Tracking seems to be a relatively complex topic in terms of the techniques used. I don’t understand how it’s usually implemented but a blacklist/whitelist approach based on domains seems like it might not cover all avenues. For example, doesn’t facebook store some sort of super cookie that unrelated websites can read and are people likely to accept blocking of a big site like that? Seems there might be more granularity required but perhaps the is a good start.
The more promising aspect of the a Polaris initiative is the hook up with the tor project. Hopefully it won’t be long until mozilla finally integrates a new ground-breaking feature into Firefox for the first time in a very long time: tor support in private browsing mode
I just added this to my Firefox a week or two ago, and I’m thinking this does basically the same thing.
privacy badger looks interesting but it says it does not work if one has private browsing enabled. i always use private browsing and am sandboxed and also use ghostery.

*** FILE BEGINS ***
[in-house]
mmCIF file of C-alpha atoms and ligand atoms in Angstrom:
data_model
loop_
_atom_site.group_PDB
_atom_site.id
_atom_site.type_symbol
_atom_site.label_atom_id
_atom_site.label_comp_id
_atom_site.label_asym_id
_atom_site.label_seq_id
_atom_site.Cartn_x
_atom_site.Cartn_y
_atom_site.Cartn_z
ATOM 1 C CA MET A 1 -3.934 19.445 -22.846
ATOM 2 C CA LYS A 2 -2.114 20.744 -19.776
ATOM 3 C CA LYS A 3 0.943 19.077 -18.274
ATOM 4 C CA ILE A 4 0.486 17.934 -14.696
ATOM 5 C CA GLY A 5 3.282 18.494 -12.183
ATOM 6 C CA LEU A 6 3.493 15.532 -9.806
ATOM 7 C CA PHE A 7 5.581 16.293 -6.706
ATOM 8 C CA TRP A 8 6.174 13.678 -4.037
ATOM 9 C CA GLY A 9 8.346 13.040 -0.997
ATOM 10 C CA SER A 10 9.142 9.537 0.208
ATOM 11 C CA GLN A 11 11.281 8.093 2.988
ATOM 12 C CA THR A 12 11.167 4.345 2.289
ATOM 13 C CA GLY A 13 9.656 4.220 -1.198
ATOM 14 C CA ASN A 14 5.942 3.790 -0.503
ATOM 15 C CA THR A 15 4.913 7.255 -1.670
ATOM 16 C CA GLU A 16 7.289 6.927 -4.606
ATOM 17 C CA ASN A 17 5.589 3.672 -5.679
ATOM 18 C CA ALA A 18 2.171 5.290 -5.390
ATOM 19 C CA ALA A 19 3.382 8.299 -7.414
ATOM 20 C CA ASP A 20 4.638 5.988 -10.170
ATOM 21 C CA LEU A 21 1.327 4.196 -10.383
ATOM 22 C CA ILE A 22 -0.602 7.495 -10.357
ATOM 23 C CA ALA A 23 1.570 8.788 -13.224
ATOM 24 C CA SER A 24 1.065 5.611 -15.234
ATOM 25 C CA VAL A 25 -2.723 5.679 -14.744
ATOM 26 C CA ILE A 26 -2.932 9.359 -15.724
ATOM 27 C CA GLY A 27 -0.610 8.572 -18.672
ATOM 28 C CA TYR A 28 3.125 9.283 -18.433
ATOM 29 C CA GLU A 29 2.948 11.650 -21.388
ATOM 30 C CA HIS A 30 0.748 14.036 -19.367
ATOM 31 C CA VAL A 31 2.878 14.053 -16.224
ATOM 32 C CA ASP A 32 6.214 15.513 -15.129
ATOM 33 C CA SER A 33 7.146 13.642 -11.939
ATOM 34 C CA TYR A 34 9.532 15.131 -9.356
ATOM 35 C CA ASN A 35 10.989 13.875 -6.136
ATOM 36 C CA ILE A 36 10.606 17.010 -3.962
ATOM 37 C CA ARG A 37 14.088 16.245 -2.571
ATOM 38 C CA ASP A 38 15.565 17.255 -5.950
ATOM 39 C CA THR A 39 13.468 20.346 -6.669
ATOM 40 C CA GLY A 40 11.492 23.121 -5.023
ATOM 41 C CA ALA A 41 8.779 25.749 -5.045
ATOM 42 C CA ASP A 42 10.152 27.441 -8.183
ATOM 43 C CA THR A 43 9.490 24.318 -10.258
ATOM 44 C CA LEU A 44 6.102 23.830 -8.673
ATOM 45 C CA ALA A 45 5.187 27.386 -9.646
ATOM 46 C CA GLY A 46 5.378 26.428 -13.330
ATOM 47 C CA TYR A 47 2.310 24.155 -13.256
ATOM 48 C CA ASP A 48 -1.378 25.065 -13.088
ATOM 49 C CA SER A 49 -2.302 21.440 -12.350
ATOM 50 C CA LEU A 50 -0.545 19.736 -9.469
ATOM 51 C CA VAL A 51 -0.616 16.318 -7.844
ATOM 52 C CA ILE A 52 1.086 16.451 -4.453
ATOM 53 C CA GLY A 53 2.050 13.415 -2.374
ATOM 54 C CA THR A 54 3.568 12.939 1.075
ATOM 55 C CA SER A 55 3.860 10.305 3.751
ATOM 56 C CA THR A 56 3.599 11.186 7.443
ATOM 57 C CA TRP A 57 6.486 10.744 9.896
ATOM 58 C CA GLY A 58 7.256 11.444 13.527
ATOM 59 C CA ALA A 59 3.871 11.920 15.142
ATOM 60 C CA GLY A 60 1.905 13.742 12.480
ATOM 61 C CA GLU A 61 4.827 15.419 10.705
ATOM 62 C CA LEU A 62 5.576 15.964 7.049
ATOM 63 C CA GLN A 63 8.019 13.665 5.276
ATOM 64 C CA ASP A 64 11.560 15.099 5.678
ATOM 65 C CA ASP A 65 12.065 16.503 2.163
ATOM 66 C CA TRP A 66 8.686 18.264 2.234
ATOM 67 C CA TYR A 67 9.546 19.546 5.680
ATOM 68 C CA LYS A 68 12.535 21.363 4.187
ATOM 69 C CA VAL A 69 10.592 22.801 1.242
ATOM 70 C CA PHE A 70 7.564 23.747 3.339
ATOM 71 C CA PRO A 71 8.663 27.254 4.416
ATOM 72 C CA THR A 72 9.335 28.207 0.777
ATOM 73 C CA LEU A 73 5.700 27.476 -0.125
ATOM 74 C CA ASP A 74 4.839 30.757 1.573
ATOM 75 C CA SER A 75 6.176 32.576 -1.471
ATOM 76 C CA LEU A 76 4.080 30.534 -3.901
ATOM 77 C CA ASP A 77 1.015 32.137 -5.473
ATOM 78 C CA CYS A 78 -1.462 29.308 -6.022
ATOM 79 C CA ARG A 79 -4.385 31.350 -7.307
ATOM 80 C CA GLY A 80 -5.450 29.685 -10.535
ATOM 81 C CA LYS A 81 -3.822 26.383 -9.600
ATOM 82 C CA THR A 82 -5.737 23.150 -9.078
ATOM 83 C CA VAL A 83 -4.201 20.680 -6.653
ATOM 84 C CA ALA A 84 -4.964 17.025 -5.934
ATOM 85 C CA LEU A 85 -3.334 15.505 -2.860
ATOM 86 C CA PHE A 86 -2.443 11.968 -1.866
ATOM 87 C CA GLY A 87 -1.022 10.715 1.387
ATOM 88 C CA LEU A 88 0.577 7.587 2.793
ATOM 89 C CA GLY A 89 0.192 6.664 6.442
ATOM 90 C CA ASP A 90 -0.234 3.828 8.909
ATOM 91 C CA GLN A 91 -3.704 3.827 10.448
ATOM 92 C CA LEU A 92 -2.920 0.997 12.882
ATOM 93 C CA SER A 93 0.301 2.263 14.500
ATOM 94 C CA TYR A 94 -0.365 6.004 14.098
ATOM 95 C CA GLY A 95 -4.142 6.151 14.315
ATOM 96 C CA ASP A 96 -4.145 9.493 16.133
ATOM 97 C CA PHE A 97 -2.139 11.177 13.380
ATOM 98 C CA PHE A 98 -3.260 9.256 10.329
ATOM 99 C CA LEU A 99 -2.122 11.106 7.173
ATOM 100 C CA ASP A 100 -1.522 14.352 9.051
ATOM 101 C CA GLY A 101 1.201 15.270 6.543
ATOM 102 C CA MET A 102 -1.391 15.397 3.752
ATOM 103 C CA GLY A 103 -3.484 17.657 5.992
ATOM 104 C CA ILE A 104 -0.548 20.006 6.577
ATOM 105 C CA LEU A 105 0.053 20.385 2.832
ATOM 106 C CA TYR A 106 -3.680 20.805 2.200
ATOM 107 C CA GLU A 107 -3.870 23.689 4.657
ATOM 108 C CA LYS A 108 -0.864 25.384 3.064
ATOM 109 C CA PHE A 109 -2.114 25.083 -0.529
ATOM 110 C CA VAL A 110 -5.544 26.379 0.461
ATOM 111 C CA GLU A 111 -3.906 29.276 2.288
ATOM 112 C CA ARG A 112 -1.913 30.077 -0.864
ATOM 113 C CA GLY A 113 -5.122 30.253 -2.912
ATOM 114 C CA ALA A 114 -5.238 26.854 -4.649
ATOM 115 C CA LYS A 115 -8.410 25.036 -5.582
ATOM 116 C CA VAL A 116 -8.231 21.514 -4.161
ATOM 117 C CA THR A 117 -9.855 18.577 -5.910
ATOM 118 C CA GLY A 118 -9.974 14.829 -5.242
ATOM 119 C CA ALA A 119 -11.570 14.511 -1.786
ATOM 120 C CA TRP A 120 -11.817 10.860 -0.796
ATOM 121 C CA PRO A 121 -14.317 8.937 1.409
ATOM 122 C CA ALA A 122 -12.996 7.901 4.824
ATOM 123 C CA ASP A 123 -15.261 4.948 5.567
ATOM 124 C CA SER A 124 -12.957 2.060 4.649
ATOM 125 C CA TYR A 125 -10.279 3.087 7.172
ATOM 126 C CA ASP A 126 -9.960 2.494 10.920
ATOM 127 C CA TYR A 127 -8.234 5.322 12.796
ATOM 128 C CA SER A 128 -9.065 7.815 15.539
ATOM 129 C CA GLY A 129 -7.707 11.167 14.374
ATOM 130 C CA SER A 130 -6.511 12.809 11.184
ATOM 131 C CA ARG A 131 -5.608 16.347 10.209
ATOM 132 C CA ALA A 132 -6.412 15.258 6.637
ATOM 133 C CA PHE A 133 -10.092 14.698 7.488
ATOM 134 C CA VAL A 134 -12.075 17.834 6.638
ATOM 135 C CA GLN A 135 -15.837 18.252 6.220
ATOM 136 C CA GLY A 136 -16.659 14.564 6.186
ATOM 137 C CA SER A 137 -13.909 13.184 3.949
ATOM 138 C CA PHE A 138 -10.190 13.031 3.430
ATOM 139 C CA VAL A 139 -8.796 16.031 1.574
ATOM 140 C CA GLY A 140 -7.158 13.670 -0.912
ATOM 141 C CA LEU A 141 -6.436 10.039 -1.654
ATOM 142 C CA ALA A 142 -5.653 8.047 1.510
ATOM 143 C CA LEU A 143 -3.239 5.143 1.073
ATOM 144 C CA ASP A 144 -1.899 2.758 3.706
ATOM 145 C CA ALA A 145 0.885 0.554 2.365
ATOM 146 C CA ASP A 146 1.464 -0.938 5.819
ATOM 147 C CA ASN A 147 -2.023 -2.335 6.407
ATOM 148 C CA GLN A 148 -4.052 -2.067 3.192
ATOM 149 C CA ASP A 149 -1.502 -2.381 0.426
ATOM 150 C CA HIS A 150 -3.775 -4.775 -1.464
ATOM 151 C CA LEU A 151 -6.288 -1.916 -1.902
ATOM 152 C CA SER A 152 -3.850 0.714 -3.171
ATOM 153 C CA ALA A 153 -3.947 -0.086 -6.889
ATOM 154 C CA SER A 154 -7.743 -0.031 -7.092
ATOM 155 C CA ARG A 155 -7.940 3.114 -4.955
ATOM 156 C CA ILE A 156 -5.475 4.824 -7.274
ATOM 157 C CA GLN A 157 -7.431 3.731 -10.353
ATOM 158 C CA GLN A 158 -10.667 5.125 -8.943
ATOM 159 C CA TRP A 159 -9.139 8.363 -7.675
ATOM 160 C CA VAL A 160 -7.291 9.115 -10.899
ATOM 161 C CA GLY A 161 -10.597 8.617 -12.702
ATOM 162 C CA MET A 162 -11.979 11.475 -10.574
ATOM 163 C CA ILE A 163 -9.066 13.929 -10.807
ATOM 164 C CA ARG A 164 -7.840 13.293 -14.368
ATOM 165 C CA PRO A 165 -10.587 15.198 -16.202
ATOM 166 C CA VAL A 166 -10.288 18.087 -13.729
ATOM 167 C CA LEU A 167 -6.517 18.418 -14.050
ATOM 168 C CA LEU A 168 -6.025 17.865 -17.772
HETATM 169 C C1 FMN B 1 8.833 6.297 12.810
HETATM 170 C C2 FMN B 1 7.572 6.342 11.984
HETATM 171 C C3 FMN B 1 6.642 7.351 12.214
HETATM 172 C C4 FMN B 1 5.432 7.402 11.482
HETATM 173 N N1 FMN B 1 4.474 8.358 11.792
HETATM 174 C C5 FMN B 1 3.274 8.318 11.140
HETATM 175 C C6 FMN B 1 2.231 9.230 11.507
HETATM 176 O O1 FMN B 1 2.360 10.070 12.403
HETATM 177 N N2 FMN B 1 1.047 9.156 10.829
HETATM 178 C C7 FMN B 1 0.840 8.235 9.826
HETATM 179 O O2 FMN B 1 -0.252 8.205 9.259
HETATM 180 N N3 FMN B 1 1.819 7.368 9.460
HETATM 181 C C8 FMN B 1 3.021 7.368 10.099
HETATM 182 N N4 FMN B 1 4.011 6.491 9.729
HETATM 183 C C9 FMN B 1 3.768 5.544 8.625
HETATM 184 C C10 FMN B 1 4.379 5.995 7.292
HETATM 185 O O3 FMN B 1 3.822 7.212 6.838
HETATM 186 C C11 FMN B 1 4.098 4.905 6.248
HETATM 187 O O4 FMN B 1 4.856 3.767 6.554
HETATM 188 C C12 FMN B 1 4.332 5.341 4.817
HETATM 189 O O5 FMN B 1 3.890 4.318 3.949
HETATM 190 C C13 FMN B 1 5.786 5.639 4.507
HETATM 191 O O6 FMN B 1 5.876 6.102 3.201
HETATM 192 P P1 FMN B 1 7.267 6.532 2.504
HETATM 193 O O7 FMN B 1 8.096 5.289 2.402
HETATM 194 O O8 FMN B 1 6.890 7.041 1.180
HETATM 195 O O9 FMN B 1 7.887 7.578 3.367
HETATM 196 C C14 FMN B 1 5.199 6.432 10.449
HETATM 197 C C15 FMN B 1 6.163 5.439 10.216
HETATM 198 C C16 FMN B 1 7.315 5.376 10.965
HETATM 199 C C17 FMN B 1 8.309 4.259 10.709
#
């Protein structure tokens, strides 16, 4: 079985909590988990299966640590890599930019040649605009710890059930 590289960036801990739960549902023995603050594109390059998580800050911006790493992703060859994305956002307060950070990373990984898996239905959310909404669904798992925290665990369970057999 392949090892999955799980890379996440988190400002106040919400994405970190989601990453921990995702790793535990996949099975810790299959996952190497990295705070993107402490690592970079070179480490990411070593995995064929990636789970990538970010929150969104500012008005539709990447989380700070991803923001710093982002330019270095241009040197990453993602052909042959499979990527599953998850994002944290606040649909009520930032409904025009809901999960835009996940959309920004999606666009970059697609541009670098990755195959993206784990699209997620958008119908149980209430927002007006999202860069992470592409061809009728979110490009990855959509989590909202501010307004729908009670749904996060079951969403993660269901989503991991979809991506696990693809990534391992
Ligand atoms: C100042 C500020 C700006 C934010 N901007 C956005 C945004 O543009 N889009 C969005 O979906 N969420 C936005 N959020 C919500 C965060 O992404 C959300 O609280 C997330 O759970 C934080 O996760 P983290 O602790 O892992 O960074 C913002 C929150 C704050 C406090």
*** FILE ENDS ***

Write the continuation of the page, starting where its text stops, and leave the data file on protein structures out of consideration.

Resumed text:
I use Privacy Badger as well. Ghostery never. They sell data to the advertisers. MIT Tech review mention it two years before. The same applies to Adblock Plus according to Slashdot they unblock for the big Internet companies.
Well, it’s a nice try but as said it’s difficult to trust this solution (like every single installed or integrated solution). But if it works, we should give it a try and may find some more details how they get money with it or if there are some side notes that comes with it.
I have nothing against EFF, on the contrary, but concerning their two leader browser applications, that is HTTPSEverywhere and Privacy Badger, I’m sorry to say my opinion is not favorable. The former lies on a more than arguable concept and is a pain in the neck when applied, the second is an ersatz of protection built around the idea that between theory and practice a few lines of code are sufficient . I believe EFF should remain where it’s best at : speech.